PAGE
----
Designated Design


A plastics collection of national importance  


This exhibition will be held in TheGallery, AUB.

In January 2022, AUB’s Museum of Design in Plastics (MoDiP) was awarded Designated Outstanding Collection status by Arts Council England.  This prestigious award recognises the objects in the museum’s care as forming a ‘collection of national importance’. 

This exhibition is a visual representation of the national significance of the subject of the museum – design in plastics, the outstanding quality of the collection and its research value.  

The Designation scheme, which has been running since 1997, celebrates exceptional collections and raises their profile nationally and internationally.  It aims to reveal the strength of England’s leading collections and encourages the care and retention of the nation’s treasures.  

National significance of design in plastics

Today, when many people think of plastics, the first thing that comes to mind is the negative impact they can have on the environment. Excessive packaging, unnecessary single-use products, and images of debris and waste in oceans, waterways, and streets are evocative.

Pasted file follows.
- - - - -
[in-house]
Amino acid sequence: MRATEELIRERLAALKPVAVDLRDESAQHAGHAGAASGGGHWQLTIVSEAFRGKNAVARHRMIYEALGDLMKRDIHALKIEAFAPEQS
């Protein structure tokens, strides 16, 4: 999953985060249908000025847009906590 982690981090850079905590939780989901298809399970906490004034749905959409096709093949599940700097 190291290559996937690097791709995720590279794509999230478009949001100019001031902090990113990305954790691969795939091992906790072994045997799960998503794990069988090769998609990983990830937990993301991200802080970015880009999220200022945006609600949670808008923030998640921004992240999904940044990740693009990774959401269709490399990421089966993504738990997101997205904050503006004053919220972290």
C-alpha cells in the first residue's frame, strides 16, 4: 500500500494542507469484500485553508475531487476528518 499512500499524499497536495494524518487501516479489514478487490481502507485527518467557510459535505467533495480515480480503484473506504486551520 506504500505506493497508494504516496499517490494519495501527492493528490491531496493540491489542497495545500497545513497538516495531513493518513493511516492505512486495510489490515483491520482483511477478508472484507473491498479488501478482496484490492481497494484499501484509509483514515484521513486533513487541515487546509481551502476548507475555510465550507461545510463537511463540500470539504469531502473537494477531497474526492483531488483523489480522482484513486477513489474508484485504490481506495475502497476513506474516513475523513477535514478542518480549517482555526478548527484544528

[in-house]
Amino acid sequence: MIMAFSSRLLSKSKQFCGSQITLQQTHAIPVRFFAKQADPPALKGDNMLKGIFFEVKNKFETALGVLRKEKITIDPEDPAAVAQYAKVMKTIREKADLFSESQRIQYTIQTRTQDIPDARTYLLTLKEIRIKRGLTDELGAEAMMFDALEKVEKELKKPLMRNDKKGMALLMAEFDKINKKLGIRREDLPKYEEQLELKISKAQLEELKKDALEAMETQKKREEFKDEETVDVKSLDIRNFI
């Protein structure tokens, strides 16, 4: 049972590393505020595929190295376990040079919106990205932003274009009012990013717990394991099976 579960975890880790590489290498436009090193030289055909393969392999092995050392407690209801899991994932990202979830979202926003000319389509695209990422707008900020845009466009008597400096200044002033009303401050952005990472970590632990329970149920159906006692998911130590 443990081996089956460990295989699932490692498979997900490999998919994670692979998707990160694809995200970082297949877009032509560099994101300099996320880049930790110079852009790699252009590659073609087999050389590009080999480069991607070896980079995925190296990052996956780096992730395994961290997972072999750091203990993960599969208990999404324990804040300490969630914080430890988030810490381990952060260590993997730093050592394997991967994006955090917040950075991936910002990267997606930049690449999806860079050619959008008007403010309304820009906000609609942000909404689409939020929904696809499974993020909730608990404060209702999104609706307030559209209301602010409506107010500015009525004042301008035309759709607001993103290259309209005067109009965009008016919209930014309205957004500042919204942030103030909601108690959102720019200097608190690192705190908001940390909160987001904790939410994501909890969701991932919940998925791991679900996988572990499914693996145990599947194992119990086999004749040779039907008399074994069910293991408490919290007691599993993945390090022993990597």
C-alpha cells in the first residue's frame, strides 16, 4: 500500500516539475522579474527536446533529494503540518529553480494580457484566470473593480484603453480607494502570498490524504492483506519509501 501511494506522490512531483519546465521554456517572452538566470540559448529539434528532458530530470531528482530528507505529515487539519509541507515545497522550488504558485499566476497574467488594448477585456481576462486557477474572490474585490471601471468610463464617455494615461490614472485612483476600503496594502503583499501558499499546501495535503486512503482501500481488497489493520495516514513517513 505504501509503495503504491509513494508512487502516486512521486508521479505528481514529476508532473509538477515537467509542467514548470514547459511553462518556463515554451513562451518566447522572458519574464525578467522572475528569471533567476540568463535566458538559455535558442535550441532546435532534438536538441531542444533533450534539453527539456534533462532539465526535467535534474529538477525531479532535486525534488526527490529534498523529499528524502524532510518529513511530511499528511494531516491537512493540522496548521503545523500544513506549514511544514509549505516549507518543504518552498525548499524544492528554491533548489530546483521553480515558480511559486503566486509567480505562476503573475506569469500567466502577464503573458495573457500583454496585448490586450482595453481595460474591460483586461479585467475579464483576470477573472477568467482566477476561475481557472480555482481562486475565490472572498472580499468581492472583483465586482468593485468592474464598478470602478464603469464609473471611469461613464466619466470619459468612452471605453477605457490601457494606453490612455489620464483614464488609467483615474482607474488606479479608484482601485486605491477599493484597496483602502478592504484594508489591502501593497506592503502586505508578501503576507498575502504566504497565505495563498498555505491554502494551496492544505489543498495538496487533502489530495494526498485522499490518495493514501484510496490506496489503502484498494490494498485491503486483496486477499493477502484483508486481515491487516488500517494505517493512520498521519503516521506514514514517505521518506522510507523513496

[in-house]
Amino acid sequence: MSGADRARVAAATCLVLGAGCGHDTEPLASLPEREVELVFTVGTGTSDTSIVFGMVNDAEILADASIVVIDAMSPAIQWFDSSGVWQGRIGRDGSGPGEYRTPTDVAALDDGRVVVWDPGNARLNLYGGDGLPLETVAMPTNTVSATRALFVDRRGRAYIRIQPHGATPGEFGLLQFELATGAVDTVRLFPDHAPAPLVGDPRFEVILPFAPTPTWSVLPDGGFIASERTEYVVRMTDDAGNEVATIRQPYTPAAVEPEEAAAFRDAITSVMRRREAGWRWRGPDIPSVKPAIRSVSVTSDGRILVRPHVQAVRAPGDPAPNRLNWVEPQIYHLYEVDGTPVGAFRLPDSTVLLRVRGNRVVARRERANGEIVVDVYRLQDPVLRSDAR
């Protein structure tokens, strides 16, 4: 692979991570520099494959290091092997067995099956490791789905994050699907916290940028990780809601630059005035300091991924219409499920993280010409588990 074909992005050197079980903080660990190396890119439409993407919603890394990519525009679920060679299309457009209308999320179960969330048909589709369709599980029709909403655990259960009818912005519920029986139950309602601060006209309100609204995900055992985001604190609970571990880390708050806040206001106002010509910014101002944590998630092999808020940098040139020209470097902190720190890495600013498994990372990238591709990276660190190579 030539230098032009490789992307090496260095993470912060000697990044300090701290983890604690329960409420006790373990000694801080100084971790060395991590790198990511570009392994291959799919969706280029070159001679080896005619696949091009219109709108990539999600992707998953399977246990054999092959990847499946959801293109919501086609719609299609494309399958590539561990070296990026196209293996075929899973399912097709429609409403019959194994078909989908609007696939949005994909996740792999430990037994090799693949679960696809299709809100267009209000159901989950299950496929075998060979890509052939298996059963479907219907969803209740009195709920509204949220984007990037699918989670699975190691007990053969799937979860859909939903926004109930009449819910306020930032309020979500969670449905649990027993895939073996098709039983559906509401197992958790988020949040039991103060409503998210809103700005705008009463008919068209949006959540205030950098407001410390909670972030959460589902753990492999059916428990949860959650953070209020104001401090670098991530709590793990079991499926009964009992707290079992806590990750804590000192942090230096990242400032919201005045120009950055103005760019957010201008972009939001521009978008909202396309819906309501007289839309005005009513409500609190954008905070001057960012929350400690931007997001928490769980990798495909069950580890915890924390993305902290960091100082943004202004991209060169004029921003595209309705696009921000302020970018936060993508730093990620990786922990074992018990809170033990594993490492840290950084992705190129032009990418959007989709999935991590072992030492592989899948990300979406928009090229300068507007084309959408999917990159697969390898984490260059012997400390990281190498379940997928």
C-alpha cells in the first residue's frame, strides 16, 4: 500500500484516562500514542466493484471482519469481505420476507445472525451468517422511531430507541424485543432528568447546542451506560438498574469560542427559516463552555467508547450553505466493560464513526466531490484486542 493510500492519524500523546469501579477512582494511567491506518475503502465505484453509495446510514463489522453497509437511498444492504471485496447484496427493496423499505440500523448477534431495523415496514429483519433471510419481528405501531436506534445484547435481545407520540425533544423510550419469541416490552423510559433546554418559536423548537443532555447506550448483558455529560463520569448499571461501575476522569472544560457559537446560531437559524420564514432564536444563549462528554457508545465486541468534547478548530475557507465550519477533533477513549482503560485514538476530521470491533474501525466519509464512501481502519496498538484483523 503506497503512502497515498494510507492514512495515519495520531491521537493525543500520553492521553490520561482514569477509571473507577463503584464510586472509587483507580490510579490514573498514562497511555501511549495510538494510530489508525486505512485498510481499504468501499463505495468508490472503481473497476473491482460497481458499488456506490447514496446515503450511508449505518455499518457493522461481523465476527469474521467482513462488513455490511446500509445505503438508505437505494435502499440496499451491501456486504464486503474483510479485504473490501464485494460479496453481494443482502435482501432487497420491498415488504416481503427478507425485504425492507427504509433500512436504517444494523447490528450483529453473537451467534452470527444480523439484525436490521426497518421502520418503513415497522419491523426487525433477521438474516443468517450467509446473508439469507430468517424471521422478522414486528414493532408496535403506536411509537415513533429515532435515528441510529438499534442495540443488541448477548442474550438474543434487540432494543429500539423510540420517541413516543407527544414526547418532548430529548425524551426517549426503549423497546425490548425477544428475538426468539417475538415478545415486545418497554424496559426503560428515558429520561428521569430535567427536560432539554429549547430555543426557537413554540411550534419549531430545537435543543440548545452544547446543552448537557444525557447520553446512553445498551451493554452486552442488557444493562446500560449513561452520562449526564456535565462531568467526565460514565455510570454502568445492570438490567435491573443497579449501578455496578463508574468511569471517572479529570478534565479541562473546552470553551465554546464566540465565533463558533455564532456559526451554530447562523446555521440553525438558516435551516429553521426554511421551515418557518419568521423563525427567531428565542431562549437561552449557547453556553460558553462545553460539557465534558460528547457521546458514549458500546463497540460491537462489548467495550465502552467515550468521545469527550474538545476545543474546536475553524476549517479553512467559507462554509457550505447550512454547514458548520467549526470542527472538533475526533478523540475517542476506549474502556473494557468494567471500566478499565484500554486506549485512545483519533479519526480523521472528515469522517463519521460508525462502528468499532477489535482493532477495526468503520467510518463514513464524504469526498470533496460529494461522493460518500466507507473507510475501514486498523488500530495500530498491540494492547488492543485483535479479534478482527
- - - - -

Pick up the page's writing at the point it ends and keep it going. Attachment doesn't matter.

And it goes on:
Within the last 50 years, more things, and a greater variety, have been designed and made in plastics than in any other materials group. With no intrinsic form, texture or colour, plastics have released design from the constraints imposed by the inherent characteristics of traditional materials, such as wood and metal. This has enabled innovative methods of manufacture leading to colourful design filled with forms, textures and functionality that was previously unachievable. 

Documented design history, like art history, has been dominated by privileged western, white males. MoDiP’s collecting practices address this by reviewing and developing its representation of gender and cultural diversity. The collection also considers how design in plastics can provide equity to people with a variety of restrictions and improve the lives of many.

Outstanding quality of the collection >